To celebrate our nation’s birthday, I asked Julianne Buonocore to take us on a tour of Philadelphia.
At 5 am, Susan Martin dragged herself out of the cozy hotel bed. She stuffed the final supplies into her bulging backpack–snacks, a lunch, extra tops and bottoms for the next two days and nights. She tugged a jacket over her other four clothing layers and poured a cup of coffee.
And then she pulled back the drapes to look out the window.
When I look around, I’m beginning to see hope. I had my second vaccine last week, I’m visiting my parents next month, and I’ve booked a trip to California’s wine country. Life—and travel—is revving back up again. But a recent article in the Wall Street Journal stopped me in my airport-racing, museum-trotting, city-sightseeing tracks. It seems I’m a bit of a dinosaur. Donna Bulseco writes of the obsolete fashion faux-pax
To cut costs and recoup expenses, many property owners rent out their city apartment or lake house or condo at the beach. Although some balk at the idea of other people sleeping and lounging in their vacation home, the rental process can work and offset the cost of a second residence. Nancy Fox, property manager extraordinaire, knows exactly how to make the rental process a good experience for owners and
Amy Marsalis usually celebrates Valentine’s Day at home. She sets a beautiful table, while Keith, her husband of 20 years, prepares a delicious meal. If not for COVID, the couple, who love to welcome guests to their home, had debated a red-themed dinner for the holiday. They pictured bolognese, perhaps, maybe a red velvet cake, a tomato appetizer, and, of course, red wine.
I’m sure you’ve spotted Christine Han’s stunning photographs. You’ll see her work in glossy magazines, delectable cookbooks, and advertisements for Pepsi and Starbucks and Bose. Scroll through the pages of Cup of Jo or Apartment Therapy, and Christine’s photos will tell the story of a person or space.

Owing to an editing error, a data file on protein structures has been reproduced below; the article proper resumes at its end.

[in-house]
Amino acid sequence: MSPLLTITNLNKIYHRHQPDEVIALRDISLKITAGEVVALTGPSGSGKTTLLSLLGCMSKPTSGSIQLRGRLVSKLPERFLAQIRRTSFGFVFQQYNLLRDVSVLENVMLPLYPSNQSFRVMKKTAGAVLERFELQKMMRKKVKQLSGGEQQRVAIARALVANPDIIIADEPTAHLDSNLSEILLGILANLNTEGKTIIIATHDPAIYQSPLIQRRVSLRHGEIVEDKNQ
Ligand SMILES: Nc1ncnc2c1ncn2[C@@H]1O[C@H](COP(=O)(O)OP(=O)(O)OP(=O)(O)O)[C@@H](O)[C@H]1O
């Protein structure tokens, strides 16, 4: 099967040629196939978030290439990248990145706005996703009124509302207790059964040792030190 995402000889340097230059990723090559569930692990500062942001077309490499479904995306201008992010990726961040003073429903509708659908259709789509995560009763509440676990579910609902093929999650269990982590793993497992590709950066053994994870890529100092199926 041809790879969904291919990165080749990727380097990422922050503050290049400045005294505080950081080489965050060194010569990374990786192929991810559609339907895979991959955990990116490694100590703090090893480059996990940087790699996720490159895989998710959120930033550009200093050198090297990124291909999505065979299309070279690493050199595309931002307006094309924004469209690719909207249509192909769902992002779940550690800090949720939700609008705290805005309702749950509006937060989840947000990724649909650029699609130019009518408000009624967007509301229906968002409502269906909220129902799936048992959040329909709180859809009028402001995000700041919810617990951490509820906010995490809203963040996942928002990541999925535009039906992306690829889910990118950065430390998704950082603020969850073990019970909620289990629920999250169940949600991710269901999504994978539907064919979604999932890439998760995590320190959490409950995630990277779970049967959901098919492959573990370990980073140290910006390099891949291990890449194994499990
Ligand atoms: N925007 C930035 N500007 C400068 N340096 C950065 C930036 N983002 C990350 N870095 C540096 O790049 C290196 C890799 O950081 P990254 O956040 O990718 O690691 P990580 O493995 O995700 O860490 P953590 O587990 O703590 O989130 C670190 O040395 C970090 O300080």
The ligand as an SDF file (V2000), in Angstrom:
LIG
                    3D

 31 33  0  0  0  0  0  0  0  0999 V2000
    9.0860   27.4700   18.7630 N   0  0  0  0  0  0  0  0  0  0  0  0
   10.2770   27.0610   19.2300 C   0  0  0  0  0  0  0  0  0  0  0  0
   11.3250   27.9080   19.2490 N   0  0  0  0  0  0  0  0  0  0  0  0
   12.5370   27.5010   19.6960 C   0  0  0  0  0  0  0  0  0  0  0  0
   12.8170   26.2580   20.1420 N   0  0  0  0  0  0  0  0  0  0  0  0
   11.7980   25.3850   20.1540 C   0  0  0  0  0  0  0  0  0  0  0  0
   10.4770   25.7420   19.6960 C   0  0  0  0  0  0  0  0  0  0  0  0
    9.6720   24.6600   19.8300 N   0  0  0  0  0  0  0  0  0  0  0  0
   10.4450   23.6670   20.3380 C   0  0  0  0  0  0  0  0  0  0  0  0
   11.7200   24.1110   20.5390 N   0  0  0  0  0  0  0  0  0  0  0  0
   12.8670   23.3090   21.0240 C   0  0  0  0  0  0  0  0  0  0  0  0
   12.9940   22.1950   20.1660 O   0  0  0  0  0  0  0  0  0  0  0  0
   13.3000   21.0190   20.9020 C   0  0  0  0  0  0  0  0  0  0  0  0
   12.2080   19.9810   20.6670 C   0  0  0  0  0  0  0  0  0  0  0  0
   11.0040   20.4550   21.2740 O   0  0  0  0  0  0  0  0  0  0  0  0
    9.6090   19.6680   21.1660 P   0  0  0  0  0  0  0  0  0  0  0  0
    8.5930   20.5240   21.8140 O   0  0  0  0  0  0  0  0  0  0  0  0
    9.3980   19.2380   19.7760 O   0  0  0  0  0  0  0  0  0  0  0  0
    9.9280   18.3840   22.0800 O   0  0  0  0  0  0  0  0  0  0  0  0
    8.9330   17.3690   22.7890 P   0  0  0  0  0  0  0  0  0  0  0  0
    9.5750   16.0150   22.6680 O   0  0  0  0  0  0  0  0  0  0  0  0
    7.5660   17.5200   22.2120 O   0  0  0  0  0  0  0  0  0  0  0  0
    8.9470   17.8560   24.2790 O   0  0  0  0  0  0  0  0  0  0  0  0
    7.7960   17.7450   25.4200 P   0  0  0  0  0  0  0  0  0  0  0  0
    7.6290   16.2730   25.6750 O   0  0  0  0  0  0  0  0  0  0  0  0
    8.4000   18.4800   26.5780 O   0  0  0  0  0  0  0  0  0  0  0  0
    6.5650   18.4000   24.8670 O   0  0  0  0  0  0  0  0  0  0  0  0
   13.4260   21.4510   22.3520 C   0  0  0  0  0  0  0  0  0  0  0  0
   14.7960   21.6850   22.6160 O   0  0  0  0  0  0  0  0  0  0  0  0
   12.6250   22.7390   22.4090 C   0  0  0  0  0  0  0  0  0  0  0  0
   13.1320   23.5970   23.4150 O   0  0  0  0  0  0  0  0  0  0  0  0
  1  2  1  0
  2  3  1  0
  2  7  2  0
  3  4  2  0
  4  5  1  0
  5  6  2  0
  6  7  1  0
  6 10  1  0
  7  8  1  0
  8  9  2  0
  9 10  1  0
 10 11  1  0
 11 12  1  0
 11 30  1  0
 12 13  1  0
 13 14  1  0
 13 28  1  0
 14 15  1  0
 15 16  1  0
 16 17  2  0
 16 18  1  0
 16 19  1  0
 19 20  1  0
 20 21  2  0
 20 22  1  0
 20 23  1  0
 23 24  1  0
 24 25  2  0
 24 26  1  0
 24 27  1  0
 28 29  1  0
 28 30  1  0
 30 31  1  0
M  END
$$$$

On March 18, 1990, around 2 am, two police officers knocked at the employee entrance of the Isabella Stewart Gardner museum. A security guard, breaking protocol, opened the door and allowed them to enter. The fake police officers handcuffed and bound two guards and made off with thirteen pieces of art from the beloved museum in Boston’s Fenway neighborhood. The crime remains unsolved, and none of the nine paintings or
I can’t think of anything I enjoy more than walking the beaches of 30A, the pristine stretch of coastline in Northwest Florida’s Walton County. When surrounded by waves and sandpipers and the rising sun, I’m in my happy place. If I’m lucky, as I sip my morning coffee, a dolphin or two will swim by to greet me. And then, I know, it will be a good day. Besides soft
In a world with disturbing news coming at us from every angle, Evelyn Henson’s art makes me smile. And don’t we all need a little happy these days? Loaded with bright colors, delightful animals, and spirited landscapes, her colorful art is “meant to brighten your day and bring sunshine to your home for years to come.” Mission accomplished. As I browse the splashy paintings and mugs and beach towels and
I tugged on my thigh-high waders, lacquered my skin with mosquito spray, and tiptoed into the murky water. Serge Krouglikoff maneuvered me into position—a spot where the light and shadows were just right and I wouldn’t sink into the squishy marsh floor. And then I saw them—tiny specks off in the distance—led by a gardian on horseback. Serge (even his name is cool) is what I’ve imagined an esteemed London